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John L Gillick, Jared B Cooper, Sateesh Babu, Kaushik Das, Raj Murali
BACKGROUND: Complex regional pain syndrome (CRPS), formerly referred to as reflex sympathetic dystrophy, is a pain syndrome characterized by severe pain, altered autonomic and motor function, and trophic changes. CRPS is usually associated with soft tissue injury or trauma. It has also been described as a rare complication of arterial access for angiography secondary to pseudoaneurysm formation. CASE DESCRIPTION: A 73-year-old woman underwent catheterization of the left brachial artery for angiography of the celiac artery...
August 2016: World Neurosurgery
Leah R Strickland, Sherry S Collawn
Subcutaneous atrophy is a known complication of steroid injections. Excellent results with fat grafting for the treatment of steroid atrophy have been documented. However, the benefit of treating steroid-induced subcutaneous atrophy in an extremity diagnosed with complex regional pain syndrome (CRPS) has not been described. CRPS, known formerly as reflex sympathetic dystrophy or RSD, causalgia, or reflex neurovascular dystrophy, is a severe, progressive musculoskeletal pain syndrome characterized by pain which is disproportionate to the severity of the inciting event, edema, or skin changes...
June 2016: Journal of Cosmetic and Laser Therapy: Official Publication of the European Society for Laser Dermatology
M Bussa, D Guttilla, M Lucia, A Mascaro, S Rinaldi
BACKGROUND: Complex regional pain syndrome type I (CRPS I), formerly known as reflex sympathetic dystrophy (RSD), is a chronic painful disorder that usually develops after a minor injury to a limb. This topical review gives a synopsis of CRPS I and discusses the current concepts of our understanding of CRPS I in adults, the diagnosis, and treatment options based on the limited evidence found in medical literature. CRPS I is a multifactorial disorder. Possible pathophysiological mechanisms of CRPS I are classic and neurogenic inflammation, and maladaptive neuroplasticity...
July 2015: Acta Anaesthesiologica Scandinavica
Kush Kumar
OBJECTIVES: A new method of interpretation of Three Phase Bone Scan (TPBS) scan based upon the normal physiological vascular endothelial related response. MATERIALS AND METHODS: Fifty cases of TPBS were evaluated. Thirteen were normal. In remaining 37 positive studies, 20 showed localized hyperemic response. All localized hyperemic responses except one with vascular endothelial dysfunction were without infection (95.0%). Infection could be ruled out in absence of generalized massive flow and pool response...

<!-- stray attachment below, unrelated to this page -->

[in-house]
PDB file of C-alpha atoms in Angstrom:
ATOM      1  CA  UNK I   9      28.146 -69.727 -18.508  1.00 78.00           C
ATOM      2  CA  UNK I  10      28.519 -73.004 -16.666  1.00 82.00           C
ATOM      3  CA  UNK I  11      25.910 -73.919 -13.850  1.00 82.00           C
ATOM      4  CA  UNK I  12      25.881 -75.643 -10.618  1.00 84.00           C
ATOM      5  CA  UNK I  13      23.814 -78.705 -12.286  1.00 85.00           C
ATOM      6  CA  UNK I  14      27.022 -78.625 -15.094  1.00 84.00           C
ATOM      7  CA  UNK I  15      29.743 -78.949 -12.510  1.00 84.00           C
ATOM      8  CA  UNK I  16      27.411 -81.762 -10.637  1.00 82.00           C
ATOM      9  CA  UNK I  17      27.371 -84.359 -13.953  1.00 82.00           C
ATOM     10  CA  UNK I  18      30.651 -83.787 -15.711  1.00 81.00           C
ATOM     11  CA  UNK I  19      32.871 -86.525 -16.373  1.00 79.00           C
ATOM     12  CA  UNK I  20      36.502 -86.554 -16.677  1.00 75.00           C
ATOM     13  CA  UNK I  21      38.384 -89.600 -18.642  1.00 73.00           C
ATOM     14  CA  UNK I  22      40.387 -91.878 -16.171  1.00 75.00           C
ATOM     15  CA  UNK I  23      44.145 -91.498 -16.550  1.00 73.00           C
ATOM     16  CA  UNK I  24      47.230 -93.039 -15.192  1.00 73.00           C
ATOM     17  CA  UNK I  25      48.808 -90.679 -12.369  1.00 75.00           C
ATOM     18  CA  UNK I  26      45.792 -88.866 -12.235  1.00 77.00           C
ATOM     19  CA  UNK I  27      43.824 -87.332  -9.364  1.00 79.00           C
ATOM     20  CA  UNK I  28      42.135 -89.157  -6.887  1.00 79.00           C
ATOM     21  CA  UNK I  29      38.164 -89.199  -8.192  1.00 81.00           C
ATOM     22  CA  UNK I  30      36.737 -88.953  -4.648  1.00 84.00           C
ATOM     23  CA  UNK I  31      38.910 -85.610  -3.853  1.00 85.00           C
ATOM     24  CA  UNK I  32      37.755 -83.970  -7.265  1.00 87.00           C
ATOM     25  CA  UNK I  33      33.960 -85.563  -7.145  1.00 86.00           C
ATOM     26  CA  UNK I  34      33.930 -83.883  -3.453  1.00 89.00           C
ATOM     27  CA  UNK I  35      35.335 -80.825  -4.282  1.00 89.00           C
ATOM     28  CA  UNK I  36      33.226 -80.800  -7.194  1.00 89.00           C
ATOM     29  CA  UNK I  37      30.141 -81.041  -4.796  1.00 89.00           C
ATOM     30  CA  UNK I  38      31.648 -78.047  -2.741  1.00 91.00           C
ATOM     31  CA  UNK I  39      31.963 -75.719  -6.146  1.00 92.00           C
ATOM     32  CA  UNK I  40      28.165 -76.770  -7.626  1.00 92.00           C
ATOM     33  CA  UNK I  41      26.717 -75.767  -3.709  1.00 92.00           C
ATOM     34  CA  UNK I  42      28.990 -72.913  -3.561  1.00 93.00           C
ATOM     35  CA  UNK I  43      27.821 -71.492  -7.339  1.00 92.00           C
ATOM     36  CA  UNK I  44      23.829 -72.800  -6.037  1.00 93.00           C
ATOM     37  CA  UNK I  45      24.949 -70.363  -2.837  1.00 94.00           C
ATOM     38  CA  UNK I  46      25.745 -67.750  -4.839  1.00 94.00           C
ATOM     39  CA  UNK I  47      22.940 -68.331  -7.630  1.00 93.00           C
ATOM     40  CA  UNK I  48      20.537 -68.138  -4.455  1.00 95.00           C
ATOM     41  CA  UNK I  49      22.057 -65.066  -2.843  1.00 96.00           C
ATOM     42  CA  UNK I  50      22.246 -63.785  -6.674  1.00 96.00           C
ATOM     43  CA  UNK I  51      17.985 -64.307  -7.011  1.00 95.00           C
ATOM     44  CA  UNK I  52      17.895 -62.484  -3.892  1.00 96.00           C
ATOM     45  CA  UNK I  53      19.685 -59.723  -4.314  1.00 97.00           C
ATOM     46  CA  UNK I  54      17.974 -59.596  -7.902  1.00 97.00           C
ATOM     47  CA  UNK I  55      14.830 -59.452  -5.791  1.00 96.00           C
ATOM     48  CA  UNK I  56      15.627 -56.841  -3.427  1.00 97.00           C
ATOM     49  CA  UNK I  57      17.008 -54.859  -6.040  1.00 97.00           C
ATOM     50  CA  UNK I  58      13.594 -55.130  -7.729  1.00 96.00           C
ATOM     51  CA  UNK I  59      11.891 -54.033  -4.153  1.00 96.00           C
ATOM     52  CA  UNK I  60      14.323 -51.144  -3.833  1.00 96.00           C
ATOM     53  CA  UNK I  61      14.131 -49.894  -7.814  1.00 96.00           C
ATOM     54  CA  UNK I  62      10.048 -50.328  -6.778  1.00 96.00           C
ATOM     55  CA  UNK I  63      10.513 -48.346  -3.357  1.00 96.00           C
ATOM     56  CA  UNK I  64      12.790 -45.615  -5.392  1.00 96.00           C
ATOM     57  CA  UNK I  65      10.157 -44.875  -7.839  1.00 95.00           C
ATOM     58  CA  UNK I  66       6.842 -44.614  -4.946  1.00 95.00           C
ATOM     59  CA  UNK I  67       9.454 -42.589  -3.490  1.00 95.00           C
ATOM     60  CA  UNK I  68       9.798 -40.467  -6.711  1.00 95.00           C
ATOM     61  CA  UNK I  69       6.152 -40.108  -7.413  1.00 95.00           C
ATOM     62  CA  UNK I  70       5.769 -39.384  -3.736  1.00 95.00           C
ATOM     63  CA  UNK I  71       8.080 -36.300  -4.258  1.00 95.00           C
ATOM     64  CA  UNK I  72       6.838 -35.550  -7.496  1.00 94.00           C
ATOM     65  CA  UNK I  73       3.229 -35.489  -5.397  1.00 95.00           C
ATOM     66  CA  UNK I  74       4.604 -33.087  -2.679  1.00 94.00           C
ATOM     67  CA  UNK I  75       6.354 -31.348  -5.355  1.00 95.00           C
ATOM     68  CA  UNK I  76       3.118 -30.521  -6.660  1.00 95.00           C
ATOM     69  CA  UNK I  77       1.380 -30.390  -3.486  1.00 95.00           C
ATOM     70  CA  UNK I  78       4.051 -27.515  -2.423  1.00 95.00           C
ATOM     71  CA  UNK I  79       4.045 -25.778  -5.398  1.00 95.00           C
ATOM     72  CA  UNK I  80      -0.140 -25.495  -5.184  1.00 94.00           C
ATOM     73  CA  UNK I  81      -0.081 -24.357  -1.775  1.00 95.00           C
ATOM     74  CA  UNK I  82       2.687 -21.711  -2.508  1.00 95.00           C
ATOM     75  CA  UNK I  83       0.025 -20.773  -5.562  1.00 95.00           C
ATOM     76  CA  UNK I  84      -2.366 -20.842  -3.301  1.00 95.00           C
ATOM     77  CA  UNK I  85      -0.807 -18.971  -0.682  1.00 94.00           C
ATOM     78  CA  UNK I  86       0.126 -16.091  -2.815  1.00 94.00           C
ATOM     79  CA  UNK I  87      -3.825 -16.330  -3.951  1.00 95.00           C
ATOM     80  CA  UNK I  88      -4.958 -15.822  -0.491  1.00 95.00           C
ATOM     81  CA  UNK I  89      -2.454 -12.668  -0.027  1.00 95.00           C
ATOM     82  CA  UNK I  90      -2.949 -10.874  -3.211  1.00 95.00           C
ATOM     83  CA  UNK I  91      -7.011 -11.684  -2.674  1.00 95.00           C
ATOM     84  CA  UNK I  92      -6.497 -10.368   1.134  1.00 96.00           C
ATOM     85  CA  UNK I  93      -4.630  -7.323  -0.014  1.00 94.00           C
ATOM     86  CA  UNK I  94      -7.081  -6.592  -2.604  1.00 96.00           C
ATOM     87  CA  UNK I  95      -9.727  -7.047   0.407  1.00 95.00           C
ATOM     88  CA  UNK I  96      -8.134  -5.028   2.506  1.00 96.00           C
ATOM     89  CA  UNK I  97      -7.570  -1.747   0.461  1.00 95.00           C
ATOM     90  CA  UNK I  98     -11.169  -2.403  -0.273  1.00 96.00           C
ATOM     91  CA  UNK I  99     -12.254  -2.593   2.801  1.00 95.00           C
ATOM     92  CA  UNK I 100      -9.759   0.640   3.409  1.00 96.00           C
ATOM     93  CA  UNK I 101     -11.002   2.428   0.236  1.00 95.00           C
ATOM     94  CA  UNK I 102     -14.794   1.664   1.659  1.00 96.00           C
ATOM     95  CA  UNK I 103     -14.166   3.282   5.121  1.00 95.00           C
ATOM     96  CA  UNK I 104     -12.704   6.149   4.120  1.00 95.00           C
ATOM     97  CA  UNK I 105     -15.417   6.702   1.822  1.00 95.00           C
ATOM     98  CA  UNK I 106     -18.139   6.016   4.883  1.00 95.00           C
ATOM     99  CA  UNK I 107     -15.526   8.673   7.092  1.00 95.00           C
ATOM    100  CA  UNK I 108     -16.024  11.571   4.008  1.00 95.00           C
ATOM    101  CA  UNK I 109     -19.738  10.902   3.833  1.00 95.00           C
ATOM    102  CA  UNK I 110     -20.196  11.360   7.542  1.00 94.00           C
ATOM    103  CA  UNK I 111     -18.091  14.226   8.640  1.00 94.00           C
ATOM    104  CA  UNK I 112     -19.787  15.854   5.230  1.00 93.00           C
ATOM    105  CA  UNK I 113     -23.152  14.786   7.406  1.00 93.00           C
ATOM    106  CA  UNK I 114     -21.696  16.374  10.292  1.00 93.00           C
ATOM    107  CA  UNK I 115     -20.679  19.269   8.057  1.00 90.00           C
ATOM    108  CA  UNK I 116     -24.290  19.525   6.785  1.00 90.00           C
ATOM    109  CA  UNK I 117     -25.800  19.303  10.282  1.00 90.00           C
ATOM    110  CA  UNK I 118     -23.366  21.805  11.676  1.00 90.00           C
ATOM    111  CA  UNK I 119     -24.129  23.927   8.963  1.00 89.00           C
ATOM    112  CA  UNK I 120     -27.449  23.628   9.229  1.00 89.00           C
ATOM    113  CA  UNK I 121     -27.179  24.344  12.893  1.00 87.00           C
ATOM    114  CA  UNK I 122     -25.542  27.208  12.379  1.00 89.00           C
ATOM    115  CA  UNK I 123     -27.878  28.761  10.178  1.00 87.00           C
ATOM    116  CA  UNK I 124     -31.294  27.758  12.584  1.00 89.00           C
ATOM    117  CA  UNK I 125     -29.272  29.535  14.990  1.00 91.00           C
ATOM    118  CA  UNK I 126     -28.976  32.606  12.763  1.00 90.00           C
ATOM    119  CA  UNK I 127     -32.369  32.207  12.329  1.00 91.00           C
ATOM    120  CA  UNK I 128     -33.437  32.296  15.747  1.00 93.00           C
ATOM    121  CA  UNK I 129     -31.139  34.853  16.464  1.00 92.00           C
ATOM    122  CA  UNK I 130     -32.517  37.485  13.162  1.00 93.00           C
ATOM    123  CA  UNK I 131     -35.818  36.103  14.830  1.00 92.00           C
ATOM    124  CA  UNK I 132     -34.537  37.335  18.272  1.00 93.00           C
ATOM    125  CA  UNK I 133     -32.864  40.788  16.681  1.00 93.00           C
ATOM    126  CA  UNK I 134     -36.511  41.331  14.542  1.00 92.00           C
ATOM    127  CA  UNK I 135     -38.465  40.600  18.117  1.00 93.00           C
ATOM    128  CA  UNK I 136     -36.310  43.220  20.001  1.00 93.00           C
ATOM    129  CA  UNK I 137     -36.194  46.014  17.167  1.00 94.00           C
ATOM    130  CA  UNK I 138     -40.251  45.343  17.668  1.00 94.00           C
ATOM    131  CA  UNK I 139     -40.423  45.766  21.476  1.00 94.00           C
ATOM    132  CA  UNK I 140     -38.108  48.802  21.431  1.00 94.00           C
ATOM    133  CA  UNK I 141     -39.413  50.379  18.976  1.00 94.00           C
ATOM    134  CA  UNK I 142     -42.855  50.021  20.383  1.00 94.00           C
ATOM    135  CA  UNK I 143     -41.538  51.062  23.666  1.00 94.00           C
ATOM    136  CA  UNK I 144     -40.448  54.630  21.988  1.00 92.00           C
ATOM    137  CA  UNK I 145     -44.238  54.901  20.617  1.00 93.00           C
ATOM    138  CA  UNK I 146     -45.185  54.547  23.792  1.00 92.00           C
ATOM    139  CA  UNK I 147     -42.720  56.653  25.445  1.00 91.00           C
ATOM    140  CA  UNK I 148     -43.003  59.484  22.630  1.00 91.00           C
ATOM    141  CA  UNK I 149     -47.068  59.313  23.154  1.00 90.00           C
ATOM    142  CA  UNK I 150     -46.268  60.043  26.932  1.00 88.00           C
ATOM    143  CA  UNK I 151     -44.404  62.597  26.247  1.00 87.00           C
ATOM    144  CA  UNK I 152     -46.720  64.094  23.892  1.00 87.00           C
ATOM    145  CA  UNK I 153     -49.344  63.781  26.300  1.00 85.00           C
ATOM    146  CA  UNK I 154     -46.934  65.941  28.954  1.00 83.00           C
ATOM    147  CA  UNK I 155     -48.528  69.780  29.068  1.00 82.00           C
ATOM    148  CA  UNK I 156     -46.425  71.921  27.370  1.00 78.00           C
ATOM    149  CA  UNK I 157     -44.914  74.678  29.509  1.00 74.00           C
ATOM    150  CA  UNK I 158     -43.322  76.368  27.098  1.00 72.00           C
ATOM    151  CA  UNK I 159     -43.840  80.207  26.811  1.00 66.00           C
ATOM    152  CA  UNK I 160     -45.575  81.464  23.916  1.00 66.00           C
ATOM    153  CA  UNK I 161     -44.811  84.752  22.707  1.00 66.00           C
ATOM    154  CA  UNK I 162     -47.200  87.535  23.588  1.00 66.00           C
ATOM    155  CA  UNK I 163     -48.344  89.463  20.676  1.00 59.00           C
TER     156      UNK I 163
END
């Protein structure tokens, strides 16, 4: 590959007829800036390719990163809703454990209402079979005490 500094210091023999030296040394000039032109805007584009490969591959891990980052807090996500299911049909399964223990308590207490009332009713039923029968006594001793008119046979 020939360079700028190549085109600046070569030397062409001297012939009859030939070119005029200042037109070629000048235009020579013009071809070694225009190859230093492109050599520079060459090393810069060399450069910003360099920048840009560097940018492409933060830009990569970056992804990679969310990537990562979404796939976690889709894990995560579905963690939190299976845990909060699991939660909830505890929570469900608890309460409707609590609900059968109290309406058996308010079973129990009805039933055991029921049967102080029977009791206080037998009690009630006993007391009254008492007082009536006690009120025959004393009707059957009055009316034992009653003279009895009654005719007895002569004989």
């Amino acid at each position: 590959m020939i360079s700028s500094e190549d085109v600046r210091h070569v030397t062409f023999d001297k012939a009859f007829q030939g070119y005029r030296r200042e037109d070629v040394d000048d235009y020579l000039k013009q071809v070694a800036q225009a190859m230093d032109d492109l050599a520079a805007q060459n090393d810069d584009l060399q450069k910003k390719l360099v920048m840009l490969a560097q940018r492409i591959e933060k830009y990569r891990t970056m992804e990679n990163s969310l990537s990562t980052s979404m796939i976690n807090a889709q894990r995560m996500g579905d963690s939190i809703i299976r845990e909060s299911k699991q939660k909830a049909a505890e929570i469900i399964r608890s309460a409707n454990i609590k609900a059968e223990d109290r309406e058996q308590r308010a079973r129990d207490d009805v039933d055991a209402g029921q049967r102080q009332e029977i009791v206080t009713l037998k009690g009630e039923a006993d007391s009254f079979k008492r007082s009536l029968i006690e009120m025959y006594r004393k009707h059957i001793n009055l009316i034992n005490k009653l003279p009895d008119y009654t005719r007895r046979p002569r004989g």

April 2015: Indian Journal of Nuclear Medicine: IJNM: the Official Journal of the Society of Nuclear Medicine, India
Porin Perić
In 1994, a consensus group of experts gathered by the International Association for the Study of Pain (IASP) agreed on new diagnostic criteria for the reflex sympathetic dystrophy (RSD) and causalgia, and renamed them complex regional pain syndrome (CRPS) types I and II, respectively. CRPS is a complex pathophysiological entity characterised by pain, trophic and vasomotoric changes, limited function of affected body part and relatively fast development of osteoporosis of affected region. We described possible pathophysiological mechanisms which caused the pain, clinical presentation of the disease and treatment which includes all available pharmacological modalities as well as interventional procedures...
2013: Reumatizam
Mario A Inchiosa
There is a relatively long history of the use of the α -adrenergic antagonist, phenoxybenzamine, for the treatment of complex regional pain syndrome (CRPS). One form of this syndrome, CRPS I, was originally termed reflex sympathetic dystrophy (RSD) because of an apparent dysregulation of the sympathetic nervous system in the region of an extremity that had been subjected to an injury or surgical procedure. The syndrome develops in the absence of any apparent continuation of the inciting trauma. Hallmarks of the condition are allodynia (pain perceived from a nonpainful stimulus) and hyperalgesia (exaggerated pain response to a painful stimulus)...
2013: Anesthesiology Research and Practice
F Del Piñal
No abstract text is available yet for this article.
July 2013: Journal of Hand Surgery, European Volume
Brian C Crick, John C Crick
Litigation involving Reflex Sympathetic Dystrophy (RSD) or Complex Regional Pain Syndrome (CRPS), because of its complexities, is often difficult to prove or defend. In our review of 56 verdicts and settlements in the state of Florida, in cases involving a diagnosis or misdiagnosis of RSD or CRPS, over half resulted in a substantial verdict or settlement for the plaintiff.
2011: Journal of Surgical Orthopaedic Advances
D S Bennett, K M Aló, J Oakley, C A Feler
Objective. To evaluate effectiveness of spinal cord stimulation (SCS) applied to complex regional pain syndrome I (CRPS I). To analyze trends to focus the design of a multicenter prospective study. Design. Retrospective multicenter series, 3 years. Outcome measures. We collected visual analog scales for pain and patient satisfaction data on n= 101 patients. Patients were divided into two groups: Group I had single-lead quadrapolar systems, Group II had dual-lead octapolar systems. Results. Mean pain scores decreased in both groups with a significantly greater decrease in Group II (p < 0...
July 1999: Neuromodulation: Journal of the International Neuromodulation Society
Sarah Lipton, Pascale Schwab
IgG4-RSD should be suspected in any patient presenting with lacrimal or salivary gland enlargement, particularly if male and manifesting mild glandular dysfunction. A serum IgG4 level, if increased, may be helpful, although a gland biopsy staining for IgG4-positive plasma cells is the definitive test. Primary low-grade B cell lymphomas of the glandular tissue, specifically MALT lymphoma and other glandular malignancy, should be considered, particularly in patients with asymmetric glandular enlargement. Patients with idiopathic uveitis should have a thorough evaluation to exclude malignancy, in particular PIOL and melanoma in adults, and diffuse retinoblastoma and ALL in children...
November 2011: Rheumatic Diseases Clinics of North America
Anne Louise Oaklander, Howard L Fields